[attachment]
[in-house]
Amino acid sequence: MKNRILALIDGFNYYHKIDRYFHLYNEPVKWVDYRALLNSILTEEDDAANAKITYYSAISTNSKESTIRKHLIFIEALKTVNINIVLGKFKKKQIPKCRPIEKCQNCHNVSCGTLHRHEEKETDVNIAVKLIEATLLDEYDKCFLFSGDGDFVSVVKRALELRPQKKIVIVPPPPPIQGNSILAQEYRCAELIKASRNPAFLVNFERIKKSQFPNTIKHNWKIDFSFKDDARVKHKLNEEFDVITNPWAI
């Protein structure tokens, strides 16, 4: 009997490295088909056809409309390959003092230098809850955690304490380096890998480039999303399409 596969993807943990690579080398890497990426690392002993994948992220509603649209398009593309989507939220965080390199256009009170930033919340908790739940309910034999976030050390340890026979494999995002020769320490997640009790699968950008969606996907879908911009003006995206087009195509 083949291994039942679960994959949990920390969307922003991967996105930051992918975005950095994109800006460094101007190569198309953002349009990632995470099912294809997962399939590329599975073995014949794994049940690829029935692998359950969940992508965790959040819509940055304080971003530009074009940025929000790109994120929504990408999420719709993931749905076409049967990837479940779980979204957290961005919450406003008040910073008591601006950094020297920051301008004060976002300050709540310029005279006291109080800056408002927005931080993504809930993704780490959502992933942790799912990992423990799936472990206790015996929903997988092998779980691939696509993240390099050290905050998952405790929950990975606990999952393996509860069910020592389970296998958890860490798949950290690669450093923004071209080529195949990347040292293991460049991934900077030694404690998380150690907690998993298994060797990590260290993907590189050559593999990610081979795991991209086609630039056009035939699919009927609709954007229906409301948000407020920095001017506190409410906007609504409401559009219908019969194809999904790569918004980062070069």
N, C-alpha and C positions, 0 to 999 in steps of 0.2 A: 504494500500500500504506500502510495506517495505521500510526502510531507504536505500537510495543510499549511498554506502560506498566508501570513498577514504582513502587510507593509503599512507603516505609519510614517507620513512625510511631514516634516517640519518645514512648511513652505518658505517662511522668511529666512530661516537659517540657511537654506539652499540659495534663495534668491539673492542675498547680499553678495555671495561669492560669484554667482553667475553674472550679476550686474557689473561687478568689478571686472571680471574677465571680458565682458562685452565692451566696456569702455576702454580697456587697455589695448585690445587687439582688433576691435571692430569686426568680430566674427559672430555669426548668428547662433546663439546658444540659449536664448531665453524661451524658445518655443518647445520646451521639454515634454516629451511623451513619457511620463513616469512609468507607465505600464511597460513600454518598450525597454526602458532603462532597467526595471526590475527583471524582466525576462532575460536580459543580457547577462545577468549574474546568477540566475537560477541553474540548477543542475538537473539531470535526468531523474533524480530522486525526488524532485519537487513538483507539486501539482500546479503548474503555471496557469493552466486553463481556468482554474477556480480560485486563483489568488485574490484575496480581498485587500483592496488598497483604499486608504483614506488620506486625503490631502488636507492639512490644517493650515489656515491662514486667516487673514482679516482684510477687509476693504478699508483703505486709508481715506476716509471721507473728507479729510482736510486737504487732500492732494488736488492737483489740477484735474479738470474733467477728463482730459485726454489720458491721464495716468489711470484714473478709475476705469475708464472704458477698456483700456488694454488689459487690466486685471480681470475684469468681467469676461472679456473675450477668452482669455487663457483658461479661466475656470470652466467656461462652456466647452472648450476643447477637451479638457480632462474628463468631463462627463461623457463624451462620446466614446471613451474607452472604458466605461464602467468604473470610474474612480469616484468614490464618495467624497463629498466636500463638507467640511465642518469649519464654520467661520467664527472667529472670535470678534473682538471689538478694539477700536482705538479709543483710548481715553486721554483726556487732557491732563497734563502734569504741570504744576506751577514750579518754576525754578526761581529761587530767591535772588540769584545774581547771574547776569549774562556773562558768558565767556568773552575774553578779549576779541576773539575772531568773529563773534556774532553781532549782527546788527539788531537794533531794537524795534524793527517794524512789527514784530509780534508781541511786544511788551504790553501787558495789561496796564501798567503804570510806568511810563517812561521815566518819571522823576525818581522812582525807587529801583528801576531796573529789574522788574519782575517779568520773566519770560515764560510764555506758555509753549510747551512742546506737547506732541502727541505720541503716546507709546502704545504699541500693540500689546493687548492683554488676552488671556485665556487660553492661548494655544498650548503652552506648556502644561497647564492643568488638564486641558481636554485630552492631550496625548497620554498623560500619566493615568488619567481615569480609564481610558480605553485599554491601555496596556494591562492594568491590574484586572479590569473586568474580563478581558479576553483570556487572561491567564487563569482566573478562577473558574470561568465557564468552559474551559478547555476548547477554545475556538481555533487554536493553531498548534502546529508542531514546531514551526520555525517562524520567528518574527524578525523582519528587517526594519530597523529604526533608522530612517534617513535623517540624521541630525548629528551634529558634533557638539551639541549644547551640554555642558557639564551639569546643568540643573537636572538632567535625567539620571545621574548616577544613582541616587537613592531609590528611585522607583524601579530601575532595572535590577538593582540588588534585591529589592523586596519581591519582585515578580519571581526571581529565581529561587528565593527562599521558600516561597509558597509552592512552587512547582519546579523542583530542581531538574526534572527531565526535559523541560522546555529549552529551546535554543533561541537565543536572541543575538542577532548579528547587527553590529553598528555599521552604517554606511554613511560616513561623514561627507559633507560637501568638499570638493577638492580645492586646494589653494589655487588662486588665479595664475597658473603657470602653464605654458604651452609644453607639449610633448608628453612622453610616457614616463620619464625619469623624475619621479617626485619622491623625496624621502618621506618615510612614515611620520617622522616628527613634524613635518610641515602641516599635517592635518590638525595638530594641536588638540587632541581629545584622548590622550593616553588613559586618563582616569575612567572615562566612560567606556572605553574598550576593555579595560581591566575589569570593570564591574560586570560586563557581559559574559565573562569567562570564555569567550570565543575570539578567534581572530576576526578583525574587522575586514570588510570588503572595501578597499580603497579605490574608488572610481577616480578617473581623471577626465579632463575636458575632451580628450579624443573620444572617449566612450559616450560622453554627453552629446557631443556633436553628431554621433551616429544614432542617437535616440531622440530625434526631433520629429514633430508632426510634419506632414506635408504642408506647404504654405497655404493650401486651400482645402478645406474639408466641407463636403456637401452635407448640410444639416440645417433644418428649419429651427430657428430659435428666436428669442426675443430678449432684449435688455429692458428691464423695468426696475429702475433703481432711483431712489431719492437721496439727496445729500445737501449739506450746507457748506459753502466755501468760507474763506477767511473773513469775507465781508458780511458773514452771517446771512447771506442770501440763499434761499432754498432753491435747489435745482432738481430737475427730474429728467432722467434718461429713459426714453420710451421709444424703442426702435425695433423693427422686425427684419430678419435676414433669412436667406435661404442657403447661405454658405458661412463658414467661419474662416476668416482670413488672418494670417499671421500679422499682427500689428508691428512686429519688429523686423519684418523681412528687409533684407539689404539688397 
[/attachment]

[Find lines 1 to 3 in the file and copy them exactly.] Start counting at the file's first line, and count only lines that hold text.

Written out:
[in-house]
Amino acid sequence: MKNRILALIDGFNYYHKIDRYFHLYNEPVKWVDYRALLNSILTEEDDAANAKITYYSAISTNSKESTIRKHLIFIEALKTVNINIVLGKFKKKQIPKCRPIEKCQNCHNVSCGTLHRHEEKETDVNIAVKLIEATLLDEYDKCFLFSGDGDFVSVVKRALELRPQKKIVIVPPPPPIQGNSILAQEYRCAELIKASRNPAFLVNFERIKKSQFPNTIKHNWKIDFSFKDDARVKHKLNEEFDVITNPWAI
């Protein structure tokens, strides 16, 4: 009997490295088909056809409309390959003092230098809850955690304490380096890998480039999303399409 596969993807943990690579080398890497990426690392002993994948992220509603649209398009593309989507939220965080390199256009009170930033919340908790739940309910034999976030050390340890026979494999995002020769320490997640009790699968950008969606996907879908911009003006995206087009195509 083949291994039942679960994959949990920390969307922003991967996105930051992918975005950095994109800006460094101007190569198309953002349009990632995470099912294809997962399939590329599975073995014949794994049940690829029935692998359950969940992508965790959040819509940055304080971003530009074009940025929000790109994120929504990408999420719709993931749905076409049967990837479940779980979204957290961005919450406003008040910073008591601006950094020297920051301008004060976002300050709540310029005279006291109080800056408002927005931080993504809930993704780490959502992933942790799912990992423990799936472990206790015996929903997988092998779980691939696509993240390099050290905050998952405790929950990975606990999952393996509860069910020592389970296998958890860490798949950290690669450093923004071209080529195949990347040292293991460049991934900077030694404690998380150690907690998993298994060797990590260290993907590189050559593999990610081979795991991209086609630039056009035939699919009927609709954007229906409301948000407020920095001017506190409410906007609504409401559009219908019969194809999904790569918004980062070069």